Recently I was clocked at 43mph on my bike while running an errand in town. Imagine my surprise when I was pulled over by a red-faced officer of the 'law', who proceeded to read me the riot act and finished by writing me a summons which he served with obvious relish.

My point is, all the other cyclists were also speeding. Hell, I was passed by a middle-aged guy with a potbelly who lives down the street from me! He must've cruised by doing 50. I know that 'but the other guy was doing it too' will make a weak defence, but it seems unfair to be singled out in this manner.

Janet Rottweiler
Exeter

Our legal experts can offer you no solace, Janet. While we're not without sympathy, it must be said that the law's the law, and we disregard it at everyone's peril.

Been there, done that
Truly I have been blessed. I've watched the sun rise in Tierra del Fuego then set over the Aleutian Islands after a 15,000 mile cycle ride. I've shouldered my 'cross bike up the Himalayas alongside sherpas; MTB'd down the pyramids. Journeyed from Hong Kong to the Rock of Gibralter for purest charity. Ridden the Tour de France in an unofficial capacity. Traversed vast oceans of sand in Africa on a whim. Traced the songlines in the Australian Outback. Circled the Taj Mahal on a unicycle. Spelled my name in 400 mile long letters across the steppes of Russia. You name it, I've done it, sometimes twice.

I'm writing to your magazine because I need a new challenge, and some sponsorship wouldn't go unappreciated. What do you say?

Ralph Fiddle
Colwyn Bay

We hesitate to involve ourselves your next outlandish escapade, but here goes: In Britain there's a city called London, and in London there's a street called Oxford. Next holiday season, say one afternoon the week before Christmas, we want you to cycle from one end of this street to the other.
We will sponsor your endeavour but abjure all responsibility.

Close but no cigar
The Cycling Today interview with Bret Easton Ellis was as insightful a piece of journalism as I've read in years. The nuances of the man never fail to astonish me. I await with impatience his next masterpiece.

Edgar Rice Cranberry
Bromley

The interview to which you refer was indeed a wonderful profile. Alas, it appeared in the February issue of Psychosis Today. We've forwarded your letter to them. All part of the service.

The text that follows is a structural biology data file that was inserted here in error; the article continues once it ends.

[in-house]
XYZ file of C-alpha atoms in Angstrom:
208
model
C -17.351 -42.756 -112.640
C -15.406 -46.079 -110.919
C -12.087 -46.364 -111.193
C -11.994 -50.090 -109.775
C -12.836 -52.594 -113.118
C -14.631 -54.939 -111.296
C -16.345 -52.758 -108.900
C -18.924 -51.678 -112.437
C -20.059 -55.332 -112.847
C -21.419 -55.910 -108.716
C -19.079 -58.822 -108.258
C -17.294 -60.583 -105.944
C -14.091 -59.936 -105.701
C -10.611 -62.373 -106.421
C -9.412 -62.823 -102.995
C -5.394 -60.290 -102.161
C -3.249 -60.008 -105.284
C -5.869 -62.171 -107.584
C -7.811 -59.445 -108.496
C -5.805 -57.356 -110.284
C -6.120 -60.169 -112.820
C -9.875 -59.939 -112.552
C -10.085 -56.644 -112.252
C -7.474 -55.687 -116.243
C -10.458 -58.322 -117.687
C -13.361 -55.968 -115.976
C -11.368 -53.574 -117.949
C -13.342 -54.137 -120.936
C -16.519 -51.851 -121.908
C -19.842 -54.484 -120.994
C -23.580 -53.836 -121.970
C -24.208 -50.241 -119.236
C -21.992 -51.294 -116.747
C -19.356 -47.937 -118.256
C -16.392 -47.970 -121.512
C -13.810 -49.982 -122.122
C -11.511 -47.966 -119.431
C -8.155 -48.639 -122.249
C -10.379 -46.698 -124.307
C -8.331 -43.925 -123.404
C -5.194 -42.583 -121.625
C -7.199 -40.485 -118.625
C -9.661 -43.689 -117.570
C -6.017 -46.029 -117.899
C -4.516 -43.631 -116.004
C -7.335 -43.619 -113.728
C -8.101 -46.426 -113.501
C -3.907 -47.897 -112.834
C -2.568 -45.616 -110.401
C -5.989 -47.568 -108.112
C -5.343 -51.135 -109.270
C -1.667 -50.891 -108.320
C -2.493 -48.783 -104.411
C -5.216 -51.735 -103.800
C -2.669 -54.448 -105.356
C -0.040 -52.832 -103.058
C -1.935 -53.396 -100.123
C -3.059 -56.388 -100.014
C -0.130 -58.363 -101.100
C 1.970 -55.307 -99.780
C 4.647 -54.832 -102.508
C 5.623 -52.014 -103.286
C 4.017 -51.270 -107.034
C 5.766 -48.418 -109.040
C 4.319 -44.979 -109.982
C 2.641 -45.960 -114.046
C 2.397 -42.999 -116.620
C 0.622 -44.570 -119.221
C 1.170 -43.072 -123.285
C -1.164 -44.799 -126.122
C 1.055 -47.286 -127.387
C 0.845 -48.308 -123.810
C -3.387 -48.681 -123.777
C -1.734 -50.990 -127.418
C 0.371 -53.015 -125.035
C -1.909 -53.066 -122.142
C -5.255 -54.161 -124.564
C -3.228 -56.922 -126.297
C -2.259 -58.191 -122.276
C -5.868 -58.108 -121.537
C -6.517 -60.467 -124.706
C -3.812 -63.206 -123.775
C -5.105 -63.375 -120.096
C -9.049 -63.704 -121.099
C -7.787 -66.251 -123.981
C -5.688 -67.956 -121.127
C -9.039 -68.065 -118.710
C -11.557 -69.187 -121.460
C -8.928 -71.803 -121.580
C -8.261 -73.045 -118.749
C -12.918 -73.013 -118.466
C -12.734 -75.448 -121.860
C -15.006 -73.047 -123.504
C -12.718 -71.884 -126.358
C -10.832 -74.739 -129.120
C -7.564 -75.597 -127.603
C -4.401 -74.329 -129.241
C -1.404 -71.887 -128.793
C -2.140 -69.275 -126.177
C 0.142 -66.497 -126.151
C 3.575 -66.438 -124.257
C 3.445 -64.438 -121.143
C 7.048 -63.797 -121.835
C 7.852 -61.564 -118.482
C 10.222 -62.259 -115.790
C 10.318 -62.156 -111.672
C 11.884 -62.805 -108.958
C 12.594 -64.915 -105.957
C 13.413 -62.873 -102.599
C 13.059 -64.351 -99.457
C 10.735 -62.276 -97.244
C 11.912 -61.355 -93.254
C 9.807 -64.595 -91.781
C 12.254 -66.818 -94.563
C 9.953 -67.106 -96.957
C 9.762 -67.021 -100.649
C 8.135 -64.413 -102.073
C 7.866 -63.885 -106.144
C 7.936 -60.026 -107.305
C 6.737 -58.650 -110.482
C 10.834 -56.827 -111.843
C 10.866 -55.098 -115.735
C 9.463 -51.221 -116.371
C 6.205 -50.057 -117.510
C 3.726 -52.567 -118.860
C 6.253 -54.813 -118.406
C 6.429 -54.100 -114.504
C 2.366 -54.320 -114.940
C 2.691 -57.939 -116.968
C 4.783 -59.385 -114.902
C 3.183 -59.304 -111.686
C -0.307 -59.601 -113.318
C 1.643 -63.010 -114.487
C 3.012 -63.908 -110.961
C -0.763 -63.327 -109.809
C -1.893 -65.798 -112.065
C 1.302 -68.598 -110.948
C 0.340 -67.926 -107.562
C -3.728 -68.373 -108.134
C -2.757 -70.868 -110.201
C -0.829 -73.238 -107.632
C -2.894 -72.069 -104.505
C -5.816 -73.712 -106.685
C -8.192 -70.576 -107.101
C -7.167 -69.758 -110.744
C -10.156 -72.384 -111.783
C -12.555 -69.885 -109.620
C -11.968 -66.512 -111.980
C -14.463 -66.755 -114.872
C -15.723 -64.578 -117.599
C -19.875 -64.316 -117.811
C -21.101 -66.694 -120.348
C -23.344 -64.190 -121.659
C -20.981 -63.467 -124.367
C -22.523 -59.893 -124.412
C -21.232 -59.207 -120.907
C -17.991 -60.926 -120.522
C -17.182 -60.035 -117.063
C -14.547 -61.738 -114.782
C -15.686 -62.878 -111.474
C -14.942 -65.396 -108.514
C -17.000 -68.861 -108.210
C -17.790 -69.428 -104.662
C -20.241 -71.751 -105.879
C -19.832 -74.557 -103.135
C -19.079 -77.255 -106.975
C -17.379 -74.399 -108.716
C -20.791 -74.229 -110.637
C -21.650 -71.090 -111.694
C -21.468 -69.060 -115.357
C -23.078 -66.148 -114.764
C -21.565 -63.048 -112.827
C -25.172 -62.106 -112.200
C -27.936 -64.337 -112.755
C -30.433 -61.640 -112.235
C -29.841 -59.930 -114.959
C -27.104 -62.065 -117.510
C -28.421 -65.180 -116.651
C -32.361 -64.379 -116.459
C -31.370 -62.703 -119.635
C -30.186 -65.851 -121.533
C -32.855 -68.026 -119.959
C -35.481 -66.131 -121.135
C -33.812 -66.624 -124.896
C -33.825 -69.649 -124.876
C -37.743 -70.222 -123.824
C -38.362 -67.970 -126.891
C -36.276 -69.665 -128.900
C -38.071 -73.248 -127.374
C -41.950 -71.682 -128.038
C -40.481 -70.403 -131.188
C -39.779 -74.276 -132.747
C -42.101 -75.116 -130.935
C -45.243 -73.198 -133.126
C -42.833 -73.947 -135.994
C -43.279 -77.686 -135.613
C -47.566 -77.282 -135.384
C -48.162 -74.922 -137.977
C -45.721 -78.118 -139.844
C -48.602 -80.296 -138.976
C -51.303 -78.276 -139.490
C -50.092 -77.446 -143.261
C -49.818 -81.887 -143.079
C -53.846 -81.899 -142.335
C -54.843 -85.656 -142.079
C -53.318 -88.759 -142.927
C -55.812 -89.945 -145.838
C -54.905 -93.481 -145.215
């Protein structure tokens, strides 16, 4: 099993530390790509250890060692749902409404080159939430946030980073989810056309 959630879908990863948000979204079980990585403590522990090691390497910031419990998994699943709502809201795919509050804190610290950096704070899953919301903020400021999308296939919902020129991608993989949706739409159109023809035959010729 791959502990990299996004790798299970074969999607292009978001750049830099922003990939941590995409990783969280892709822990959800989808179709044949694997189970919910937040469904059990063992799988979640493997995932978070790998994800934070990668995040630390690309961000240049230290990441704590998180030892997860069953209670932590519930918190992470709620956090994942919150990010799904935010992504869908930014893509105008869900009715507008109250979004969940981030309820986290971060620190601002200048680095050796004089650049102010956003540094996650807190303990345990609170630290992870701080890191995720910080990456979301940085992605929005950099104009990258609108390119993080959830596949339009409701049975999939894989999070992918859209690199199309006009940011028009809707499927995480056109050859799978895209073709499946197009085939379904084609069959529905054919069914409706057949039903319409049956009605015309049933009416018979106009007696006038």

Ultimate lightweight
Weight is my enemy. I have .75% body fat, and shave off all of my mammalian hair. Nothing unnecessary, like gear changers (I simply knock the chain over with my foot) gets attached to my titanium bike. I belong to a group, 'Less is more', based in Milton Keynes. My question is, does your technical editor know of a substance which can be used in the construction of forks which is lighter than the current high-tech materials? I've heard tell of work being done with single-chain polymers.

Leslie Carlisle
Bletchley

Our sources in the world of engineering tell us that such polymers have a long way to go before they are fit to be used in bicycle construction. They suggest you obtain your dream fork from the nearest replicator.

I know that face
Imagine my shock when I turned to a random page in last month's issue and found myself confronted with a picture of my long lost cousin Donald! I haven't seen him since the lawsuit. He was wearing a helmet and facing the other way, and it looks like he's a bit heavier these days, but I'm positive it was him. Could you give me his address?

Francine Helvellyn
Dover

While we like to think of ourselves as helpful in extremis, we cannot promise to reunite you with Donald. The photograph in question is a wide-angle group shot, and the photographer regretfully didn't get everybody's name. All we can suggest is that you continue to faithfully buy CT, and if you see him again, drop us another line.

Technical difficulties
I regularly read the magazine cover to cover, and let me tell you, this is getting to be no easy feat. Don't you think the print is getting a wee bit small? Also, I've developed a twitch in one eye. It seems the abrupt transition from small type to large in your pull-quotes causes my pupils to violently dilate. My optometrist is of the opinion I've pulled an eye muscle.

Catherine Hope
Durham